Steven D. Brewer's blog
I'm a bit depressed. Partly its just this time of the year. The short days during the early winter always make me a bit depressed. Partly its coming to the end of the school year. I always look back on a semester and think of everything of I might have done better. I'm also bummed because the public schools rejected Muppyville and they aren't interested in doing the programming club. I'm bummed because I expect my honors writing proposal will be rejected because I don't have an exalted enough position to merit a named professorship. I feel like everything I touch is doomed somehow.
I thought I was going to need to go home this afternoon to finish shoveling the driveway, but then I had an idea. I called home and talked to Charlie. I told him, I needed to cancel programming club to come home to shovel the driveway -- unless he wanted to take care of it before he and his friends came into campus. "Well, I don't think we can -- we're playing a video game," he said. I replied to say that was too bad, because I'd have to come home and make his friends leave. "Wait," he said. "We'll shovel the driveway before we come for programming club." I smiled and said that would be just fine. Maybe not everything is doomed.
Tim Bray wrote a nice post about innovation, based on remarks he made to the XBRL conference. It strongly mirrors a discussion that Randy and I had the other day after the Readiness Commission came to UMass Amherst. One of the guys there asked people whether the governance structures were facilitating innovation and collaboration and how they could help. At the University, some administrators see themselves as "gatekeepers" or "conductors", either preventing activity they think is bad or directing activity they think is good. What we need are people that facilitate getting stuff done. The less stuff I have to do to do something, the more stuff I can do. Unfortunately, too often, the administration is trying to save money by pushing services back to departments and making more work for us. Or, when they centralize something, they take away the people who used to provide that service -- plus all the other stuff they did -- leaving us with more work to do.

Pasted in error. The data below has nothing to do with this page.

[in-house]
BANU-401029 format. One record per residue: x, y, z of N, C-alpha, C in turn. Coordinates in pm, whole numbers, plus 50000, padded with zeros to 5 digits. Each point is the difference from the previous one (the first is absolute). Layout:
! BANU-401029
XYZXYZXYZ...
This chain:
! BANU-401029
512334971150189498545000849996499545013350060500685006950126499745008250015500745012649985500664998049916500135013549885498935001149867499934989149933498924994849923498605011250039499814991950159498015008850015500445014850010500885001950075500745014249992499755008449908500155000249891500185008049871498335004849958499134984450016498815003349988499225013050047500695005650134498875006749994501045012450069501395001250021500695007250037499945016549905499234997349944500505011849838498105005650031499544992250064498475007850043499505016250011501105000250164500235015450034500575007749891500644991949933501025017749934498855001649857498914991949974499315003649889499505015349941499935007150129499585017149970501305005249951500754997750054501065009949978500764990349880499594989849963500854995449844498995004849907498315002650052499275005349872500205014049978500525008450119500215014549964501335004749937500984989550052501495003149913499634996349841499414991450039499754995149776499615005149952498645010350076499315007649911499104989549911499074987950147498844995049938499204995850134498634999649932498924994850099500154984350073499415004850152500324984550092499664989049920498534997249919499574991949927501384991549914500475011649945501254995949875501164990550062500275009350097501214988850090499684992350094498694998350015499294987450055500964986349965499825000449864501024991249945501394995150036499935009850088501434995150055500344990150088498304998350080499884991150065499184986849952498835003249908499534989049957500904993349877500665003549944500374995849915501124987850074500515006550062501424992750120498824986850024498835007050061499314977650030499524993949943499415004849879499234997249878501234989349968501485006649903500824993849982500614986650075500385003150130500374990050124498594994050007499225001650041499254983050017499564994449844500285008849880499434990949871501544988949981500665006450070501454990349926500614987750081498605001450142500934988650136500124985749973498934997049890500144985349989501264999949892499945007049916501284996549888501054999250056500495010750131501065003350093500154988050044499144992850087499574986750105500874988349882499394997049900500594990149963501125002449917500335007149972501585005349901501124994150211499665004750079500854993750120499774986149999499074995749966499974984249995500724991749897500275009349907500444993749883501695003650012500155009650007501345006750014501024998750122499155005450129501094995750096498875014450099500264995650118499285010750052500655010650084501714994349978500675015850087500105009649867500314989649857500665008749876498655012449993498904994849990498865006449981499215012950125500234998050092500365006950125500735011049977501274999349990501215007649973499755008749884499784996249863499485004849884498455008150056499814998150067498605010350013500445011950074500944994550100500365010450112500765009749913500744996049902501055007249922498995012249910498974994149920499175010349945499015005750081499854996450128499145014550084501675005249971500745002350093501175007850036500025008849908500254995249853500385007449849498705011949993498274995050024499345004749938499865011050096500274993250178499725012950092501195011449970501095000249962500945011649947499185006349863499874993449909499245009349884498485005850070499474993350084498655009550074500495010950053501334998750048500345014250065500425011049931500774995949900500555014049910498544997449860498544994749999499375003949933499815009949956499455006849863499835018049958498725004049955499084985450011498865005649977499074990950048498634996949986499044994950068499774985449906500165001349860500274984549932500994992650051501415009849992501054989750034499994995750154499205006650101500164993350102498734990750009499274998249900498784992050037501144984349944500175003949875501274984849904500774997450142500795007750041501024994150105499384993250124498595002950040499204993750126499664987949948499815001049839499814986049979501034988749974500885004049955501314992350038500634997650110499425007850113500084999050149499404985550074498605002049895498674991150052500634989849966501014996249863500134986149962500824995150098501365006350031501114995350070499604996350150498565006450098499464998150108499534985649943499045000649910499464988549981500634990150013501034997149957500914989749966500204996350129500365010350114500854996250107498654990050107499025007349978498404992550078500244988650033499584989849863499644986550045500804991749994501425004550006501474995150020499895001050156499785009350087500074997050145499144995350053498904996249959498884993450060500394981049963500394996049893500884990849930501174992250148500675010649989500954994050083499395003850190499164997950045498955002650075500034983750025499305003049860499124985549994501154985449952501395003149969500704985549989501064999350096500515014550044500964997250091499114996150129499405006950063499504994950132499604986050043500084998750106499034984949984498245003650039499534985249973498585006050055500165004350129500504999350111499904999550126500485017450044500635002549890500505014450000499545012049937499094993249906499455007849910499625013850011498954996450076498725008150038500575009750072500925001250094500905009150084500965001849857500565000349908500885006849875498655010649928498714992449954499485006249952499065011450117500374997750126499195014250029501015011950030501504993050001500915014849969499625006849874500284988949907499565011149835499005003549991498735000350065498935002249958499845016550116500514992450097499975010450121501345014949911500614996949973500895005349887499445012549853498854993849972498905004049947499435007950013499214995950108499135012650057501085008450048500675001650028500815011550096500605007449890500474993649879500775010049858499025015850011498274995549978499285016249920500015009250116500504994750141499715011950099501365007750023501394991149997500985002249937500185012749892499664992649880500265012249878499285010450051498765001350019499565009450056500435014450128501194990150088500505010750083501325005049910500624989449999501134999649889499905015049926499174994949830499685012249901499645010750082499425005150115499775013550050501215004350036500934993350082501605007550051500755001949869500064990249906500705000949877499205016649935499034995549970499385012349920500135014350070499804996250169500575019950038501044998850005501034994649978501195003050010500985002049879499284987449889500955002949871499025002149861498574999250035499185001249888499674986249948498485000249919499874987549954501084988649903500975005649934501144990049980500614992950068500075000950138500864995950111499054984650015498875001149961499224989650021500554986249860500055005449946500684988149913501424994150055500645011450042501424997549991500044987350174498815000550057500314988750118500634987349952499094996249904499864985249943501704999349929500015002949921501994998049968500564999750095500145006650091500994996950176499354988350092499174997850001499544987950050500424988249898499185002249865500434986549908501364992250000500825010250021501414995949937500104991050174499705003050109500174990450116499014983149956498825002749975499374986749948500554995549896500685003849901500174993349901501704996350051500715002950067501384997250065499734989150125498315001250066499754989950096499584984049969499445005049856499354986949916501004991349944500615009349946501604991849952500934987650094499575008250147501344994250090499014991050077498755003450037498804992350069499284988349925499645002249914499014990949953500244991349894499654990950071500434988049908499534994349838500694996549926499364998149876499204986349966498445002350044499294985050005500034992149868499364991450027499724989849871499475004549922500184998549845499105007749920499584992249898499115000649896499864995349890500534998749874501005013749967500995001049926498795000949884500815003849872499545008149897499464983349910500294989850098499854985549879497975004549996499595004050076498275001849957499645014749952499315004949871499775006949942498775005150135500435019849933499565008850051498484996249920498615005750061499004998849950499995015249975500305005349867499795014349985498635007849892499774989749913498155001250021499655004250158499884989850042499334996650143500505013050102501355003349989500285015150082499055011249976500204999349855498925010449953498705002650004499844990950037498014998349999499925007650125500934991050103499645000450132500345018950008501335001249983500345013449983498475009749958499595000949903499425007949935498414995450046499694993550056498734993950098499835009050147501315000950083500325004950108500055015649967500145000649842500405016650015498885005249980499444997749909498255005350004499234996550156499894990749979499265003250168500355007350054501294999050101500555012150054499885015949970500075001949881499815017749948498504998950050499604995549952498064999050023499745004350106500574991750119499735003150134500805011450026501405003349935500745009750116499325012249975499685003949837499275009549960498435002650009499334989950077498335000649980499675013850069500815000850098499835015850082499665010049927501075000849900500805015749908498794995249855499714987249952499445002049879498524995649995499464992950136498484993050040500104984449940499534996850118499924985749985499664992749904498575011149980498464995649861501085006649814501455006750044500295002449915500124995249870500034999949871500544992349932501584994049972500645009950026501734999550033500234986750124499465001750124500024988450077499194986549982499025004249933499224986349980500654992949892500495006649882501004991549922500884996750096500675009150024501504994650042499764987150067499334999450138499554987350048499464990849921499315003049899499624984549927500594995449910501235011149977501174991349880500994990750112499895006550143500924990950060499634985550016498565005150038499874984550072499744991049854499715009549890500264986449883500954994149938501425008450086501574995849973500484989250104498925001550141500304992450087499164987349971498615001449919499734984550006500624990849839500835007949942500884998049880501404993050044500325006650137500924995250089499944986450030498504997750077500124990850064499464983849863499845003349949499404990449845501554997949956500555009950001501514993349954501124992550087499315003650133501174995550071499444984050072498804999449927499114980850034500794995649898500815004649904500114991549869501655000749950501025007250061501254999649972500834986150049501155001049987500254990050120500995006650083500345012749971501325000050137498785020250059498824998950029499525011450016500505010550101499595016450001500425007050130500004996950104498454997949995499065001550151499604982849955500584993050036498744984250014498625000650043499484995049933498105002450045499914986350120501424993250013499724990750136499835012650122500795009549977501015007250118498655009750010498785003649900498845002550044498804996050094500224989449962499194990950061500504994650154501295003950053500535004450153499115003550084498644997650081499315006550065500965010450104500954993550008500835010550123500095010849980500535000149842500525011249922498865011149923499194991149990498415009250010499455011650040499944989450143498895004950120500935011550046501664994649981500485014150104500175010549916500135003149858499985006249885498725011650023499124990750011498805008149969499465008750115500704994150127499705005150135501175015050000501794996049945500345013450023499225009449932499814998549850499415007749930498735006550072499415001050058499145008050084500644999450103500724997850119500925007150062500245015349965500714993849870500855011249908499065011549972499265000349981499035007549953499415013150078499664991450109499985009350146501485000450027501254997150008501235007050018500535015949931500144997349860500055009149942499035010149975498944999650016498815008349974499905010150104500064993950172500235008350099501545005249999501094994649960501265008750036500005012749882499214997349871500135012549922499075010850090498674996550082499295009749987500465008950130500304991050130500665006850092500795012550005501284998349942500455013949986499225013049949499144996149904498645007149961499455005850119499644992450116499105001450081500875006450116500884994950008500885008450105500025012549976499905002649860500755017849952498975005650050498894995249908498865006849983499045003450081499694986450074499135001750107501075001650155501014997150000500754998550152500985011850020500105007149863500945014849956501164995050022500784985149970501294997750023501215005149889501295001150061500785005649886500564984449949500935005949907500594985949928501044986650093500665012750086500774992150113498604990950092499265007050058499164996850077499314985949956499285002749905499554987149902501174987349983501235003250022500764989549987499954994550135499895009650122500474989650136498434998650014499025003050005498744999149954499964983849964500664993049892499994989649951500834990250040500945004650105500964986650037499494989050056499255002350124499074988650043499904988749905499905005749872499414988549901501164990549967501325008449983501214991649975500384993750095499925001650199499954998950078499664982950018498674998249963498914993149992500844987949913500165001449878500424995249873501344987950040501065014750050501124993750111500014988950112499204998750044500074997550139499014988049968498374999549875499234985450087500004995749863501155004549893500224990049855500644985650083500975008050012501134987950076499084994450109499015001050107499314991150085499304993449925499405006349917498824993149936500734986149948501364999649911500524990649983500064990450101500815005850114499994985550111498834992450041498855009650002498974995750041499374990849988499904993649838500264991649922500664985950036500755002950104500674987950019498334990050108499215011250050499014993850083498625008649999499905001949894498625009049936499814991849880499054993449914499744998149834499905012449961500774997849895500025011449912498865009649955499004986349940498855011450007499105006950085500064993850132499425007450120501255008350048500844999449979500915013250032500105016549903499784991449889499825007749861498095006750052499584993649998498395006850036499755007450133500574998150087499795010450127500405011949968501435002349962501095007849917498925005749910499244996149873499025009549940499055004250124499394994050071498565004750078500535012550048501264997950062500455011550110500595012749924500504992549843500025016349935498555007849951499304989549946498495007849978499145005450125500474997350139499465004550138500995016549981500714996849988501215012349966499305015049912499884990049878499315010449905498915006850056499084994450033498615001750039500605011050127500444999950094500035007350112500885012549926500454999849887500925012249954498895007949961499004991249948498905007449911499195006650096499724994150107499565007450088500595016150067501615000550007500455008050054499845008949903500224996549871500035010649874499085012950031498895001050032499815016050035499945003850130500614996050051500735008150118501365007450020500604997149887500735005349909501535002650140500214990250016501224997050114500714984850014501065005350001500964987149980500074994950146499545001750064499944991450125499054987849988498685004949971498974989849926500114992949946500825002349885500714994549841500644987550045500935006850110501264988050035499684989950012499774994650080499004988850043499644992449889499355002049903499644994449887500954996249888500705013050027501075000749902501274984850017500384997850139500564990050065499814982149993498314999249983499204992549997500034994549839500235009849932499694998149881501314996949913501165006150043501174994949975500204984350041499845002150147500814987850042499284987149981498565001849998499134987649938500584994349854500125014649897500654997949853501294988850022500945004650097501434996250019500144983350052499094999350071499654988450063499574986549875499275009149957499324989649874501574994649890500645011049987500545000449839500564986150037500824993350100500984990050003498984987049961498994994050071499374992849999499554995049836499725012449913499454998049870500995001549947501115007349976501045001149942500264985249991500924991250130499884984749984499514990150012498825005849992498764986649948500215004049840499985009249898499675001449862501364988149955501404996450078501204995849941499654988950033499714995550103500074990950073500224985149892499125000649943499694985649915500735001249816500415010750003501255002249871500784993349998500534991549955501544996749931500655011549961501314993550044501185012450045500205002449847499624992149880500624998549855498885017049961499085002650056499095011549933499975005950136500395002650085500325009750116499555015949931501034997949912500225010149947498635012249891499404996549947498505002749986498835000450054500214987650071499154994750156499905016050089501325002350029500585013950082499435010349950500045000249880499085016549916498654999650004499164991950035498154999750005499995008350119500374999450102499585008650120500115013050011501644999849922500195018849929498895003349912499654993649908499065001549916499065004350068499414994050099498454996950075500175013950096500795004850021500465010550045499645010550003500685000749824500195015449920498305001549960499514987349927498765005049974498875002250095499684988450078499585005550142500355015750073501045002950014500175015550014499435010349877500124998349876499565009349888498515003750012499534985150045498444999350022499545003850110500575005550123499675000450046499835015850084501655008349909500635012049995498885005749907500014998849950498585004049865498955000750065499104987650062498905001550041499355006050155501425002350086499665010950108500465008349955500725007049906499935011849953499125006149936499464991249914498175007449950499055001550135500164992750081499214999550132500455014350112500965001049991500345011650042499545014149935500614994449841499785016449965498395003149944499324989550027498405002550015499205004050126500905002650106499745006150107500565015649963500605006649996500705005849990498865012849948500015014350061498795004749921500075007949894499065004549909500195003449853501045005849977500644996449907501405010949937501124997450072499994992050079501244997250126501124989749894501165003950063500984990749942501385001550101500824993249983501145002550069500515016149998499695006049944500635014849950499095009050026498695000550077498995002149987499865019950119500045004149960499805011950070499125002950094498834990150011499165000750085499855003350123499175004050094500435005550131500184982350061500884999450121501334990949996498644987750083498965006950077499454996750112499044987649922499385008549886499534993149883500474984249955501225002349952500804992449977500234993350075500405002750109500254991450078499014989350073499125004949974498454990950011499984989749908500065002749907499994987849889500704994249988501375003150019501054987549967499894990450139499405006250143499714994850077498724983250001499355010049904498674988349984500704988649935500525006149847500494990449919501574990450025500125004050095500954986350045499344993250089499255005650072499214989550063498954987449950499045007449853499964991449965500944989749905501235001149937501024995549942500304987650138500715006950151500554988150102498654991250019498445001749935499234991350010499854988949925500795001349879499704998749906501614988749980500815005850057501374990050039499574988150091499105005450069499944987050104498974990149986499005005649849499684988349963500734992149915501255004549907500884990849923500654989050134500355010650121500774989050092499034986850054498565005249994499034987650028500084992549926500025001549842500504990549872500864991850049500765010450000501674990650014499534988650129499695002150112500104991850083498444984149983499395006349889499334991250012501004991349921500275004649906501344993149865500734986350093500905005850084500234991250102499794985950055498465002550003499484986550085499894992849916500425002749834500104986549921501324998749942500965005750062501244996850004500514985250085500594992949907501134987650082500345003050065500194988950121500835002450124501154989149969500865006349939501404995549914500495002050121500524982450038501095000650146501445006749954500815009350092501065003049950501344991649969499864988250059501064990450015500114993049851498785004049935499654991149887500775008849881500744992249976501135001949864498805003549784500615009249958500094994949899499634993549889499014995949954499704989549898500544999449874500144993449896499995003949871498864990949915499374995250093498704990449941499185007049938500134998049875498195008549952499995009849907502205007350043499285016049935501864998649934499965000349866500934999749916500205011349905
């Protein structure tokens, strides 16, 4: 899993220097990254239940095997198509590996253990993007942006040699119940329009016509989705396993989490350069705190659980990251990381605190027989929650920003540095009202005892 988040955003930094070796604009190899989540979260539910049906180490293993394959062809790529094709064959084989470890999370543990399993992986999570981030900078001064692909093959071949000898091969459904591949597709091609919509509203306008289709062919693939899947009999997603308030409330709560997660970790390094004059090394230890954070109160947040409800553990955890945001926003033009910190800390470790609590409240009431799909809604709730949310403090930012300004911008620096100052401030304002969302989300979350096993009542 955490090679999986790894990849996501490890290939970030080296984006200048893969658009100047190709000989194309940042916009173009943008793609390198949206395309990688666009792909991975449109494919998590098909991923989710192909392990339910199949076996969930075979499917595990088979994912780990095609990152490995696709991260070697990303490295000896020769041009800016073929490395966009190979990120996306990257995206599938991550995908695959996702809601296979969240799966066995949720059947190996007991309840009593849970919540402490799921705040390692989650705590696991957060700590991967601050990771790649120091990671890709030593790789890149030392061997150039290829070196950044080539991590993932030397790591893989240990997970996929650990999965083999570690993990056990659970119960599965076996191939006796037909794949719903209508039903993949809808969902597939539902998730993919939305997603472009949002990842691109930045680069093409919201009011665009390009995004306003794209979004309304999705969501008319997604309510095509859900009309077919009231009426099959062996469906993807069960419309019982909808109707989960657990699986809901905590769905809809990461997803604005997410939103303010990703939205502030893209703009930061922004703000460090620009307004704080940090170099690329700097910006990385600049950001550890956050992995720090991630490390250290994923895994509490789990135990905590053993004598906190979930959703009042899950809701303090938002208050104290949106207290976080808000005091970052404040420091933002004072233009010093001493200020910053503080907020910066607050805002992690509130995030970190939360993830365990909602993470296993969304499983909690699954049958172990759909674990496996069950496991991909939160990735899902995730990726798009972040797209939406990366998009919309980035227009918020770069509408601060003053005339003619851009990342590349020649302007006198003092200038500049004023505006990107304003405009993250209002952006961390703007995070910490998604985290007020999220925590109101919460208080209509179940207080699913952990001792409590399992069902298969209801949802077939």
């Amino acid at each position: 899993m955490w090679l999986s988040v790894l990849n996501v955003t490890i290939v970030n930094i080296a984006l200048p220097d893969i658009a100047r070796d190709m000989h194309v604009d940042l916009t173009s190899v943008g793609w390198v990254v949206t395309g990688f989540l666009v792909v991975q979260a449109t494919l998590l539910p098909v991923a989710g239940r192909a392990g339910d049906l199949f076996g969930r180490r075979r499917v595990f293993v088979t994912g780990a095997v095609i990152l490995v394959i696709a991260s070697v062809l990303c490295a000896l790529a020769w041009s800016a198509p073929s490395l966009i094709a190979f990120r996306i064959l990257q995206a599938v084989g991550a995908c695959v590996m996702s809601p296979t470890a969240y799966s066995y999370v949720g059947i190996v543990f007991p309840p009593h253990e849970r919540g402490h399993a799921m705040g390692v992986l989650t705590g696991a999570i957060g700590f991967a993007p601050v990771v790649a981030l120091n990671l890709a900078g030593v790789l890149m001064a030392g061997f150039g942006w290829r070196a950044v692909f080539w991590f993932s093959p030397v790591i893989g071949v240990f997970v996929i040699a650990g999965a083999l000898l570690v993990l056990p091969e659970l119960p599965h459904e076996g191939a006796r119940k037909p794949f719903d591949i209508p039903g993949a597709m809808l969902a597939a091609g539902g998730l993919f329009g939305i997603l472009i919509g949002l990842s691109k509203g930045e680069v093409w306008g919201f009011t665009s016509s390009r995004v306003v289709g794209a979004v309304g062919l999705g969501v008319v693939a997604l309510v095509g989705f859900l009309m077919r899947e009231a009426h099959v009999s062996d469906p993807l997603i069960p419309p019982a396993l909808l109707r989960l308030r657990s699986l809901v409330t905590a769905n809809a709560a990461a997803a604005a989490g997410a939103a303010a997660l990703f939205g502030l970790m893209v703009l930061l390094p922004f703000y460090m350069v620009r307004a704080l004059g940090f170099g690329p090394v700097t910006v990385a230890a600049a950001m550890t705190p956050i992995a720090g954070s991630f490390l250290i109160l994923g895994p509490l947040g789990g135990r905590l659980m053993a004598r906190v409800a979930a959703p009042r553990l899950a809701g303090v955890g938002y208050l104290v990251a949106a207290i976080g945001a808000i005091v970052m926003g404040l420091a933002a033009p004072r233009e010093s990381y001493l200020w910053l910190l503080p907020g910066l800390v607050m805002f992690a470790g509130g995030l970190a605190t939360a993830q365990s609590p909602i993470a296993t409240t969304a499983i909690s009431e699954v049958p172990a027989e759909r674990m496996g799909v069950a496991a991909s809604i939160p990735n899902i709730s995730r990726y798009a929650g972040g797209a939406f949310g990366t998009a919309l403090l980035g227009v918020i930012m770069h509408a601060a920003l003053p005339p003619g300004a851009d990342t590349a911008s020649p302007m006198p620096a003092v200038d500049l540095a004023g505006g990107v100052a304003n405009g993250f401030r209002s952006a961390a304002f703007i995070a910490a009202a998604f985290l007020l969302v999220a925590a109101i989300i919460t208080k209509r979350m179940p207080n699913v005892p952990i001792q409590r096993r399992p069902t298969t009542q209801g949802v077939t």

A huge snowstorm blew in today and shut everything down. The middle school, which was scheduled to have a "late-start day" anyway, just closed, but the elementary school stayed open for the morning. Daniel was extremely bitter. The University waited until noon to close, by which point it was snowing about 2-inches per hour. It took me more than half-an-hour to ride the bus home from Morrill. I could have walked faster, but I didn't want my computer and camera to get wet. (And its hard to walk in the snow and I'm lazy). Alisa had gone out just as the snow started to lay in a few supplies and got caught in the traffic jam. She waited and eventually managed to get out, but it took a lot longer than one might have expected. The whole region was in gridlock. Thank goodness I didn't have to try to get across the bridge.
I rarely just post entries with links to cool stuff, but there's been so much cool stuff lately.
The boys and I have really enjoyed hearing Jonathan Coulton's Still Alive in the VGCats cartoon. Its very catchy and we're all whistling and humming it constantly. It was also exciting to see that Emily danced with JoCo in Chicago. How surpassingly cool is that!